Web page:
THE US House of Representatives has overwhelmingly passed a resolution clearly stating that US military assistance to Saudi Arabia in its war against neighbouring Yemen is not authorised under legislation passed by Congress to fight terrorism or to invade Iraq.
The House adopted the nonbinding resolution by a 366-30 vote on Monday. In a rare exercise, the House publicly acknowledged the Pentagon has been sharing targeting information and refuelling warplanes that Saudi Arabia and its allies are using in its war of aggression against the impoverished nation.
The resolution states that US military operations are partly authorised to fight only al-Qaeda and other allied terrorist groups in Yemen, but not Houthi fighters. ‘To date,’ the resolution says, ‘Congress has not enacted specific legislation authorising the use of military force against parties participating in the Yemeni civil war that are not otherwise subject to the 2001 Authorisation for Use of Military Force or the 2003 AUMF in Iraq.’
The House vote is being seen as a key victory for members of both Democratic and Republican parties who believe only Congress has the power to authorise US military operations overseas. The US government’s support for Saudi Arabia in its brutal war against Yemen is unconstitutional, House Representative Ro Khanna – a Democrat – has said.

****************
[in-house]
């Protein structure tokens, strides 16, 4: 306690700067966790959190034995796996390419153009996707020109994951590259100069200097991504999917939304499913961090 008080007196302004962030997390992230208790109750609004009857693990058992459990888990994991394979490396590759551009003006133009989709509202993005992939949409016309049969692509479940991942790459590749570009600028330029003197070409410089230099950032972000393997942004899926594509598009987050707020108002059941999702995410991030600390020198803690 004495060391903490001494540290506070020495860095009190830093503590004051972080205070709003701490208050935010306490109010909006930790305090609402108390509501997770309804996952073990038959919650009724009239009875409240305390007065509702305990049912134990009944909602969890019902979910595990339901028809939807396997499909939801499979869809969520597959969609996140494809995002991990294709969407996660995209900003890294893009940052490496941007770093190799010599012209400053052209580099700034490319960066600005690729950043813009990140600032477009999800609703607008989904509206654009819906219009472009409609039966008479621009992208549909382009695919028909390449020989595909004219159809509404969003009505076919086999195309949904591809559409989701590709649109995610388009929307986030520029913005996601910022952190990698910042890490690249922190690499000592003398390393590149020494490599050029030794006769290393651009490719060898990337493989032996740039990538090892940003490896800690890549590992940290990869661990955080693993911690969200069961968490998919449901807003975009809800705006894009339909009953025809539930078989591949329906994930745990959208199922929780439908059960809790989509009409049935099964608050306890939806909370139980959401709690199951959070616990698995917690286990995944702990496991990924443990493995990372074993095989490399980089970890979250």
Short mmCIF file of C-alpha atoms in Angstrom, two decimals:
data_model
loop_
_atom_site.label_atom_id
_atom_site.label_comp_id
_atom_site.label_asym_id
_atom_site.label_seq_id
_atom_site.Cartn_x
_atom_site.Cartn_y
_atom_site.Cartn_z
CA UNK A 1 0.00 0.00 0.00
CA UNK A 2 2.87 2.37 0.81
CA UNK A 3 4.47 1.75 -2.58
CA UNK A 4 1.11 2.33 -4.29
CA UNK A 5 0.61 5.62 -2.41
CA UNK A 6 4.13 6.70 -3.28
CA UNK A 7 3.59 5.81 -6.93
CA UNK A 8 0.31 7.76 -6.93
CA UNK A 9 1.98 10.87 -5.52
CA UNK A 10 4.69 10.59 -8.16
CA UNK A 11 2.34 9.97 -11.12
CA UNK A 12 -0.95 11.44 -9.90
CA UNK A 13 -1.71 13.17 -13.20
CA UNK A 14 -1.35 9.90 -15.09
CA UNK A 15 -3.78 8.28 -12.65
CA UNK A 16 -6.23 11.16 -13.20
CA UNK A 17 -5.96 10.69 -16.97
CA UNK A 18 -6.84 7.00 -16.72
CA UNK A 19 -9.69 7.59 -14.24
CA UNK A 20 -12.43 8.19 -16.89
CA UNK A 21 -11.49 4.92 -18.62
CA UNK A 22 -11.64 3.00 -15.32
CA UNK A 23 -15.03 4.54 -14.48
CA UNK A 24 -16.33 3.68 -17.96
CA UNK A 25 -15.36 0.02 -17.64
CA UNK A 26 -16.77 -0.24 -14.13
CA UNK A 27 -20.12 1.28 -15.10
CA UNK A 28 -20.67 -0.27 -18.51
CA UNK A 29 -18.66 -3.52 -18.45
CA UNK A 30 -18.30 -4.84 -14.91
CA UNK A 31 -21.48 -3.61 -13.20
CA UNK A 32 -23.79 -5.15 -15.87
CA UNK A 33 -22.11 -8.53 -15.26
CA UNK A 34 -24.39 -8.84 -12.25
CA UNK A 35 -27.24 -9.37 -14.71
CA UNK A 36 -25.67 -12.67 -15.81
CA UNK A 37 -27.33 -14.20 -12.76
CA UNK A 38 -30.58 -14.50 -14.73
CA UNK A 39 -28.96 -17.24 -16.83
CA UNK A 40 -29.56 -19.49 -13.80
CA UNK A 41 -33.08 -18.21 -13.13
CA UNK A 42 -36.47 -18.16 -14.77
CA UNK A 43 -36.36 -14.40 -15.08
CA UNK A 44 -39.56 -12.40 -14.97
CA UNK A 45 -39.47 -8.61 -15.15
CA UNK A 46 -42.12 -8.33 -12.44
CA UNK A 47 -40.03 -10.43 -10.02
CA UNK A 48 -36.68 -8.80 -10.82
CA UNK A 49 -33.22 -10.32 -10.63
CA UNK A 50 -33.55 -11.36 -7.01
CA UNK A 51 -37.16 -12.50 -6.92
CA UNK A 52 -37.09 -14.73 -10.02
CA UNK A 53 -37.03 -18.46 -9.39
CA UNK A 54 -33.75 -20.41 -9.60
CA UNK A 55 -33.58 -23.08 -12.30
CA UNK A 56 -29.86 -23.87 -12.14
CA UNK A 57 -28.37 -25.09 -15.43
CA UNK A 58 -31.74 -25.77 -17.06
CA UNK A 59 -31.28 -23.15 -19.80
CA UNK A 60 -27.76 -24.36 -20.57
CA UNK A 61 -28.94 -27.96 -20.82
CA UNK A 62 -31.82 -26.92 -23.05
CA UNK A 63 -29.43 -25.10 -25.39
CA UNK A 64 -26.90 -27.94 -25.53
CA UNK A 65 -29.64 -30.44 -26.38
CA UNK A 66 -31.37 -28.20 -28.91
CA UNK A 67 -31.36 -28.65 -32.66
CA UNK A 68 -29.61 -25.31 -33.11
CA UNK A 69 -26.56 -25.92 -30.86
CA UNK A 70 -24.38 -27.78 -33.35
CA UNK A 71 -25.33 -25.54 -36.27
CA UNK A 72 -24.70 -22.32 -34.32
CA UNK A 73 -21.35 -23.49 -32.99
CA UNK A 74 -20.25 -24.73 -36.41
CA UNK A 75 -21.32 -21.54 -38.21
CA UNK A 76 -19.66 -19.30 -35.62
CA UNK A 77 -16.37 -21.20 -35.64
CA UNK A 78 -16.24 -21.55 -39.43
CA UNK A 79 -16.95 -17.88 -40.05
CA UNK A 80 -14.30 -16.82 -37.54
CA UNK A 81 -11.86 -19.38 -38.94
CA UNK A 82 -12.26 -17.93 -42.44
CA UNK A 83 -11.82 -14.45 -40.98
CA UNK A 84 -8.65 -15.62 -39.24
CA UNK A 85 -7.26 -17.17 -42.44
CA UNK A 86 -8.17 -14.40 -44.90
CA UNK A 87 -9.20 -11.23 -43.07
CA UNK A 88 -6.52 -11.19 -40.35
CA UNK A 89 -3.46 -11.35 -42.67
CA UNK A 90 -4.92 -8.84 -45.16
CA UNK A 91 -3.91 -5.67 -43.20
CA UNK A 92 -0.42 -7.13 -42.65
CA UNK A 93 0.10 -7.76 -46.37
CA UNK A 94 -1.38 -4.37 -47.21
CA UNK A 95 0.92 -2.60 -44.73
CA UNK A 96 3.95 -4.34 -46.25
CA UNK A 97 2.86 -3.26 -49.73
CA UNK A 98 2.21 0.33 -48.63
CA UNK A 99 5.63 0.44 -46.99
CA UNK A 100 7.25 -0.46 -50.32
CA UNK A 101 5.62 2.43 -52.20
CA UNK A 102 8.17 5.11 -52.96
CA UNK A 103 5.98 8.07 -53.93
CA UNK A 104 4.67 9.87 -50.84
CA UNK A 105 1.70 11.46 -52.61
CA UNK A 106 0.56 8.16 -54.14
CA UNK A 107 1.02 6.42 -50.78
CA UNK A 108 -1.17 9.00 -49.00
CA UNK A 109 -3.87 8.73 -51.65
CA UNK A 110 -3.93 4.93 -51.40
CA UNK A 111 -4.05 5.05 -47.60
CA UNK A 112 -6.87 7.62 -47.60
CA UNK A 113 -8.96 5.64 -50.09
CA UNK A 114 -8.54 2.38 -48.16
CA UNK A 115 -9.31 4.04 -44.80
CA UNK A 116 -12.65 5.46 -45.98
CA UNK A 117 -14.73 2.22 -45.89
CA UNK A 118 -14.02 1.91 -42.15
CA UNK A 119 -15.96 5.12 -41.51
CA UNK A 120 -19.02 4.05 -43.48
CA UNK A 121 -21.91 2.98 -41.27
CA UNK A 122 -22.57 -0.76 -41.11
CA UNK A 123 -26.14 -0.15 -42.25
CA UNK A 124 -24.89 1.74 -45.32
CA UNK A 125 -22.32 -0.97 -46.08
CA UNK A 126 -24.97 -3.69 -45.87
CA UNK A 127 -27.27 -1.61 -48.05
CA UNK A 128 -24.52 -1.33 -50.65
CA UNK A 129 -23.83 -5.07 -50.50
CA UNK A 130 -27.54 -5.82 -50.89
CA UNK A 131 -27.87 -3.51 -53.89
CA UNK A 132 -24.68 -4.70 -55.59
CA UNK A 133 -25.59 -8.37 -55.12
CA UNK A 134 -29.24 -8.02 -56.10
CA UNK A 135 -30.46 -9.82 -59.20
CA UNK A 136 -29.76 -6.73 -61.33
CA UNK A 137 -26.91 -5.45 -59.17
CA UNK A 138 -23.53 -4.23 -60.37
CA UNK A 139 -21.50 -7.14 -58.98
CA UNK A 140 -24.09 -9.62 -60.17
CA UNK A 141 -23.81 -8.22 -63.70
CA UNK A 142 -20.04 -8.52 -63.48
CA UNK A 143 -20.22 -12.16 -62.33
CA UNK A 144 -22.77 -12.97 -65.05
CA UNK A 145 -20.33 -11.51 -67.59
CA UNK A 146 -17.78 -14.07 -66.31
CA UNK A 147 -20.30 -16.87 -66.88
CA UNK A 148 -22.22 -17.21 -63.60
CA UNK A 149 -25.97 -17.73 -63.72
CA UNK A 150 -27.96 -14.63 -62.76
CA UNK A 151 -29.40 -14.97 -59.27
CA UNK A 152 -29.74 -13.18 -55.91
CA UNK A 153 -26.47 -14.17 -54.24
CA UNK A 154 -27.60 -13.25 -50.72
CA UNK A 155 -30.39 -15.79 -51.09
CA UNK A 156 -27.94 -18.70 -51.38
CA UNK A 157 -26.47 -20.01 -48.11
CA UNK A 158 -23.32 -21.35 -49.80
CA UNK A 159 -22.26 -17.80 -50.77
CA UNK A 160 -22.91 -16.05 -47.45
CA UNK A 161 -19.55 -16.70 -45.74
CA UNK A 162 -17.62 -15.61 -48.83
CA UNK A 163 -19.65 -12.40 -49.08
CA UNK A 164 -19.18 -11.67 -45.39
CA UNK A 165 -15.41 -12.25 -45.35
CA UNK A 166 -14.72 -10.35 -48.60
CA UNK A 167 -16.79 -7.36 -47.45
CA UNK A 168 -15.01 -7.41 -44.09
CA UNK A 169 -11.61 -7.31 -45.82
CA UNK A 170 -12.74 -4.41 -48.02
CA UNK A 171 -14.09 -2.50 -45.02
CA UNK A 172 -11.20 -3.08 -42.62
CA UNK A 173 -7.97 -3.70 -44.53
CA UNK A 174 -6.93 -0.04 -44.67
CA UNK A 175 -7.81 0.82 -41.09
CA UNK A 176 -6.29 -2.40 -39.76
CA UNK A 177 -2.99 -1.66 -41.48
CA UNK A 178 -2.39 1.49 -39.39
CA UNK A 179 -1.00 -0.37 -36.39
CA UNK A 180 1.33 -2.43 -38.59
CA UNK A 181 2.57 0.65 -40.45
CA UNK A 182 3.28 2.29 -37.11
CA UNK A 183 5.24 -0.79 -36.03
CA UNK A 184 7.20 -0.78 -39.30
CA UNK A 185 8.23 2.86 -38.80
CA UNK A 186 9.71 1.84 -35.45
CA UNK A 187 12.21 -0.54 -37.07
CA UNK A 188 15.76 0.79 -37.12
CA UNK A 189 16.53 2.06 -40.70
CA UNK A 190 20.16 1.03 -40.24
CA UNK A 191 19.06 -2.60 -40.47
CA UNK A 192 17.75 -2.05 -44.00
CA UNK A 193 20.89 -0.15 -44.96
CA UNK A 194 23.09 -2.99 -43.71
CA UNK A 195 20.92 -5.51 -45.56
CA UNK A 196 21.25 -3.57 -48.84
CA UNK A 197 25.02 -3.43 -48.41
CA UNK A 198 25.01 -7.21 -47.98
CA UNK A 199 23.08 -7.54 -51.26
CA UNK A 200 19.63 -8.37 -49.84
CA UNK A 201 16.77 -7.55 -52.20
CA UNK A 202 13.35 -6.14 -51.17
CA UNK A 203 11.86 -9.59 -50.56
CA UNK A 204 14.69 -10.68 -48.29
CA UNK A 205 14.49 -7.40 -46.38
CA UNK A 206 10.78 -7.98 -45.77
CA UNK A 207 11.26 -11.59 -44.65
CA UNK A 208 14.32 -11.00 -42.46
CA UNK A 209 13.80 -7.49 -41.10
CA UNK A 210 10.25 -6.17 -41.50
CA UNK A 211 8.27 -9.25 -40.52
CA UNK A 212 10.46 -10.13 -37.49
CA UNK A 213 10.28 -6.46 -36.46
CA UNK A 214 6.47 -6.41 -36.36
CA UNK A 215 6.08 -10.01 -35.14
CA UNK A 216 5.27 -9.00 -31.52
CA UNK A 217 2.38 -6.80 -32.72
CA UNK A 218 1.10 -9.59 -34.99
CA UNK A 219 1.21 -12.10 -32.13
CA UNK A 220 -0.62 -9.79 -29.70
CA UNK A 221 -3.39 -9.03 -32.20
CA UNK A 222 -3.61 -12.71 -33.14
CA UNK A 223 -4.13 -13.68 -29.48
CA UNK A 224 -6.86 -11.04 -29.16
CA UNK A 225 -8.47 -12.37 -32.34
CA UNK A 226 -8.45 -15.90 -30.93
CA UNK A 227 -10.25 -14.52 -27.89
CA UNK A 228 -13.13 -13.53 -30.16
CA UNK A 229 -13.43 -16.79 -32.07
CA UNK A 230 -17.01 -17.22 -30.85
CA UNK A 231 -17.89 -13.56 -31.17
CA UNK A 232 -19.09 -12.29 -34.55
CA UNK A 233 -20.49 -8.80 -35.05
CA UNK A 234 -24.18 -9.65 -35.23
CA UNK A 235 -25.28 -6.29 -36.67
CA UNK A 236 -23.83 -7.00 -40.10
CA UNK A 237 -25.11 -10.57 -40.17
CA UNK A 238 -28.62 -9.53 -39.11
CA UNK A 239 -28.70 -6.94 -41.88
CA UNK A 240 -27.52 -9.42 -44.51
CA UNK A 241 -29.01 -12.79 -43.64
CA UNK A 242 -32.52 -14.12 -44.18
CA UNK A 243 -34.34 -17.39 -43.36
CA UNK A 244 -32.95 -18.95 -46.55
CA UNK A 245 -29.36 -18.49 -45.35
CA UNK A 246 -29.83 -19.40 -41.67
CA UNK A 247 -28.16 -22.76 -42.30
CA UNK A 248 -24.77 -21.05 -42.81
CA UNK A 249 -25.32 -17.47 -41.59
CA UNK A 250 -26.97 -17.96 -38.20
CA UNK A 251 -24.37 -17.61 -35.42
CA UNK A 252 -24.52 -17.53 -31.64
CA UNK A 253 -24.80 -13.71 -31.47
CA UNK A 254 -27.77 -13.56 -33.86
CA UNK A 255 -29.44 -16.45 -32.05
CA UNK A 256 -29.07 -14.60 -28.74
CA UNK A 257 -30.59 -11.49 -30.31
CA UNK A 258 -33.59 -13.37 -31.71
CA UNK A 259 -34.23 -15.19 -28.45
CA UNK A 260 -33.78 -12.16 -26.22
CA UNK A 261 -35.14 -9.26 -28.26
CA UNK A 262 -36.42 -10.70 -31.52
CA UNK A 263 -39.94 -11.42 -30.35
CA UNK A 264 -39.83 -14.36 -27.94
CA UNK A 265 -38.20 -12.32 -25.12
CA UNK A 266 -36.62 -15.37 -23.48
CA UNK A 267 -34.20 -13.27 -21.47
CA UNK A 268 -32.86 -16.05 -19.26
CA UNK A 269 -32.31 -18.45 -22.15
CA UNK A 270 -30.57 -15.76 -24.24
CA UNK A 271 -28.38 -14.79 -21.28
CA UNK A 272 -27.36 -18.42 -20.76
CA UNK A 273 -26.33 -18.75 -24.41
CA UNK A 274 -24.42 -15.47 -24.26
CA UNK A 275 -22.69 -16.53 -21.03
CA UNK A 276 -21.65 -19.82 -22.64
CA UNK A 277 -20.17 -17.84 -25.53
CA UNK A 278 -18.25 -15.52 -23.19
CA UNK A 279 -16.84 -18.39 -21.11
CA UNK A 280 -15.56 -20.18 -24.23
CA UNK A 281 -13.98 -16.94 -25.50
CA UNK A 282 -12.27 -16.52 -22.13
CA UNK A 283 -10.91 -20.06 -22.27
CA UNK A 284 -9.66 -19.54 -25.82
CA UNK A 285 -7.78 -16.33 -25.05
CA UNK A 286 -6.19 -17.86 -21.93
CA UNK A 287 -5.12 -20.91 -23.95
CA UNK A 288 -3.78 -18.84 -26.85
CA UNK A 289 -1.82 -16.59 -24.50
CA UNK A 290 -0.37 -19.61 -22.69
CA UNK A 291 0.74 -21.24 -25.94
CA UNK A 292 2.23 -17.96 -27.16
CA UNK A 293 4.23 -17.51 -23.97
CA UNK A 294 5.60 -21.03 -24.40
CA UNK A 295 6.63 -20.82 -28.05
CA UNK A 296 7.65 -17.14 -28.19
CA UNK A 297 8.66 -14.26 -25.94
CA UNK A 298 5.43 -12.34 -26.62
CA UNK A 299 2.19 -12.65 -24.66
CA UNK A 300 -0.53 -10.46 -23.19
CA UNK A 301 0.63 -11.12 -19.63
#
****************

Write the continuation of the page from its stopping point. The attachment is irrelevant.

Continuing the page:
‘What our military is not authorised to do is assist the Saudi Arabian regime in fighting the Houthis,’ said Khanna, who co-sponsored the resolution with Representative Jim McGovern (D-Mass.) on the House floor. In many cases, the Saudis have aligned with al-Qaeda to fight the Houthis, undermining our very counter-terrorism operations.’
‘I’ve said for years we should sunset the 2001 AUMF,’ added Representative Eliot Engel of New York, the top Democrat on the House Foreign Affairs Committee. ‘We never intended it to be a blank cheque.’
Khanna, a member of the House Armed Services Committee, has been urging Congress to exert more oversight of US military operations abroad. He argues that American involvement in the war in Yemen requires Congressional authorisation under the War Powers Act.
‘I don’t believe our security cooperation with the Saudis triggers War Powers,’ House Foreign Affairs Chairman Ed Royce (R-Calif.) said. ‘But just because it does not arise under that particular statute, does not make it immune from our scrutiny.’
Last month, Khanna and three other senators introduced a resolution under the War Powers Act, which gives Congress 15 days to vote on Washington’s involvement in the devastating war which has killed over 12,000 Yemeni civilians since it began in March 2015. Approved in 1973, the War Powers Act is intended to check the president’s power to commit America to armed conflicts without Congressional consent.